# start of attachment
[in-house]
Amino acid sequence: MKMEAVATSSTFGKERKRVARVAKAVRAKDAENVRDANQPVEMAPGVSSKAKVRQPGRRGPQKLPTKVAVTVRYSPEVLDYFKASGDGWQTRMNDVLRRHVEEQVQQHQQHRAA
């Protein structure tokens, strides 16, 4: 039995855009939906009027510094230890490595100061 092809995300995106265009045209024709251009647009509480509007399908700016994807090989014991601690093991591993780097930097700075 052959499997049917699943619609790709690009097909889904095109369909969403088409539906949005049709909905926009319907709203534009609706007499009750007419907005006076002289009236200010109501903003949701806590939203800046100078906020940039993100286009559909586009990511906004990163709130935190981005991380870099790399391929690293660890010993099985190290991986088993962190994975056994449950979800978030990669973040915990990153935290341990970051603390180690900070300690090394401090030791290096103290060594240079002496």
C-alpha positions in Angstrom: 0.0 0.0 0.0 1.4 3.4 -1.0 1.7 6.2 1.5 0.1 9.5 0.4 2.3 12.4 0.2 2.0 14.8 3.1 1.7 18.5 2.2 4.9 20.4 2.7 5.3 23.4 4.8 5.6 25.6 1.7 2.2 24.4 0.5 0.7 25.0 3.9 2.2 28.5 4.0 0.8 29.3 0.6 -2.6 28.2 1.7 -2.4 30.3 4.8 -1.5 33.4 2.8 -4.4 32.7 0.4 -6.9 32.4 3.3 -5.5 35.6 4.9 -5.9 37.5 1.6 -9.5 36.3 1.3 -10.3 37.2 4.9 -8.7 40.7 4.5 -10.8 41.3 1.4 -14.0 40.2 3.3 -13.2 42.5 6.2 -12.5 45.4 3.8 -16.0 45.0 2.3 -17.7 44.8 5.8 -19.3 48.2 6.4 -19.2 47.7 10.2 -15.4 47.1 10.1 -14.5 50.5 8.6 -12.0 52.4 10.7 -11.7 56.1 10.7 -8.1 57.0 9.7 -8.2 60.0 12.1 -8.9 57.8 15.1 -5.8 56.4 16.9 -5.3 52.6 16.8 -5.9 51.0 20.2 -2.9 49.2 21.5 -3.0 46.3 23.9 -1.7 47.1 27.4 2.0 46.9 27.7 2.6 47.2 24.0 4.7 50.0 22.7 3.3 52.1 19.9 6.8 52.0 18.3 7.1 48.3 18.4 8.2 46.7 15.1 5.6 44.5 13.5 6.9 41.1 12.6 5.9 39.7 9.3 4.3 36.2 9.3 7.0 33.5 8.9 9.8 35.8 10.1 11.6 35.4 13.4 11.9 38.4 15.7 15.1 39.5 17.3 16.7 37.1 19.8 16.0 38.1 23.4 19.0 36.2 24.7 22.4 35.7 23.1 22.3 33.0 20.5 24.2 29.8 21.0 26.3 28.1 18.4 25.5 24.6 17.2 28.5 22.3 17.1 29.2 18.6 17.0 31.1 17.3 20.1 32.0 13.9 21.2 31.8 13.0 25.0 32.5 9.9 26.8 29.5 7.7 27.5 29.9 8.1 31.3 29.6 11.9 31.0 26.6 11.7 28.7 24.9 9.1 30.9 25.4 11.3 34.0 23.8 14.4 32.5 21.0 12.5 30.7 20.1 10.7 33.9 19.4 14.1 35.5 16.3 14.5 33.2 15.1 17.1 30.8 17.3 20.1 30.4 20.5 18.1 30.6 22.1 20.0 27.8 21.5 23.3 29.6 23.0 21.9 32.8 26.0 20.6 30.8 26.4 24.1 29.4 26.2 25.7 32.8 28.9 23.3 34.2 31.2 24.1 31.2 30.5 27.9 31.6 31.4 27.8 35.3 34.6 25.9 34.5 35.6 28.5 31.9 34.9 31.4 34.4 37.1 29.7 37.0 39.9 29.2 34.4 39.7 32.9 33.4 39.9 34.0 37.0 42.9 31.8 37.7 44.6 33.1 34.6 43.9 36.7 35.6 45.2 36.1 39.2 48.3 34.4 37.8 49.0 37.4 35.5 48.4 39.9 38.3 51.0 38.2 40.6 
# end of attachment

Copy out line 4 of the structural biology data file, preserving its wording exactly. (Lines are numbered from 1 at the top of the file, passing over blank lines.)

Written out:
C-alpha positions in Angstrom: 0.0 0.0 0.0 1.4 3.4 -1.0 1.7 6.2 1.5 0.1 9.5 0.4 2.3 12.4 0.2 2.0 14.8 3.1 1.7 18.5 2.2 4.9 20.4 2.7 5.3 23.4 4.8 5.6 25.6 1.7 2.2 24.4 0.5 0.7 25.0 3.9 2.2 28.5 4.0 0.8 29.3 0.6 -2.6 28.2 1.7 -2.4 30.3 4.8 -1.5 33.4 2.8 -4.4 32.7 0.4 -6.9 32.4 3.3 -5.5 35.6 4.9 -5.9 37.5 1.6 -9.5 36.3 1.3 -10.3 37.2 4.9 -8.7 40.7 4.5 -10.8 41.3 1.4 -14.0 40.2 3.3 -13.2 42.5 6.2 -12.5 45.4 3.8 -16.0 45.0 2.3 -17.7 44.8 5.8 -19.3 48.2 6.4 -19.2 47.7 10.2 -15.4 47.1 10.1 -14.5 50.5 8.6 -12.0 52.4 10.7 -11.7 56.1 10.7 -8.1 57.0 9.7 -8.2 60.0 12.1 -8.9 57.8 15.1 -5.8 56.4 16.9 -5.3 52.6 16.8 -5.9 51.0 20.2 -2.9 49.2 21.5 -3.0 46.3 23.9 -1.7 47.1 27.4 2.0 46.9 27.7 2.6 47.2 24.0 4.7 50.0 22.7 3.3 52.1 19.9 6.8 52.0 18.3 7.1 48.3 18.4 8.2 46.7 15.1 5.6 44.5 13.5 6.9 41.1 12.6 5.9 39.7 9.3 4.3 36.2 9.3 7.0 33.5 8.9 9.8 35.8 10.1 11.6 35.4 13.4 11.9 38.4 15.7 15.1 39.5 17.3 16.7 37.1 19.8 16.0 38.1 23.4 19.0 36.2 24.7 22.4 35.7 23.1 22.3 33.0 20.5 24.2 29.8 21.0 26.3 28.1 18.4 25.5 24.6 17.2 28.5 22.3 17.1 29.2 18.6 17.0 31.1 17.3 20.1 32.0 13.9 21.2 31.8 13.0 25.0 32.5 9.9 26.8 29.5 7.7 27.5 29.9 8.1 31.3 29.6 11.9 31.0 26.6 11.7 28.7 24.9 9.1 30.9 25.4 11.3 34.0 23.8 14.4 32.5 21.0 12.5 30.7 20.1 10.7 33.9 19.4 14.1 35.5 16.3 14.5 33.2 15.1 17.1 30.8 17.3 20.1 30.4 20.5 18.1 30.6 22.1 20.0 27.8 21.5 23.3 29.6 23.0 21.9 32.8 26.0 20.6 30.8 26.4 24.1 29.4 26.2 25.7 32.8 28.9 23.3 34.2 31.2 24.1 31.2 30.5 27.9 31.6 31.4 27.8 35.3 34.6 25.9 34.5 35.6 28.5 31.9 34.9 31.4 34.4 37.1 29.7 37.0 39.9 29.2 34.4 39.7 32.9 33.4 39.9 34.0 37.0 42.9 31.8 37.7 44.6 33.1 34.6 43.9 36.7 35.6 45.2 36.1 39.2 48.3 34.4 37.8 49.0 37.4 35.5 48.4 39.9 38.3 51.0 38.2 40.6 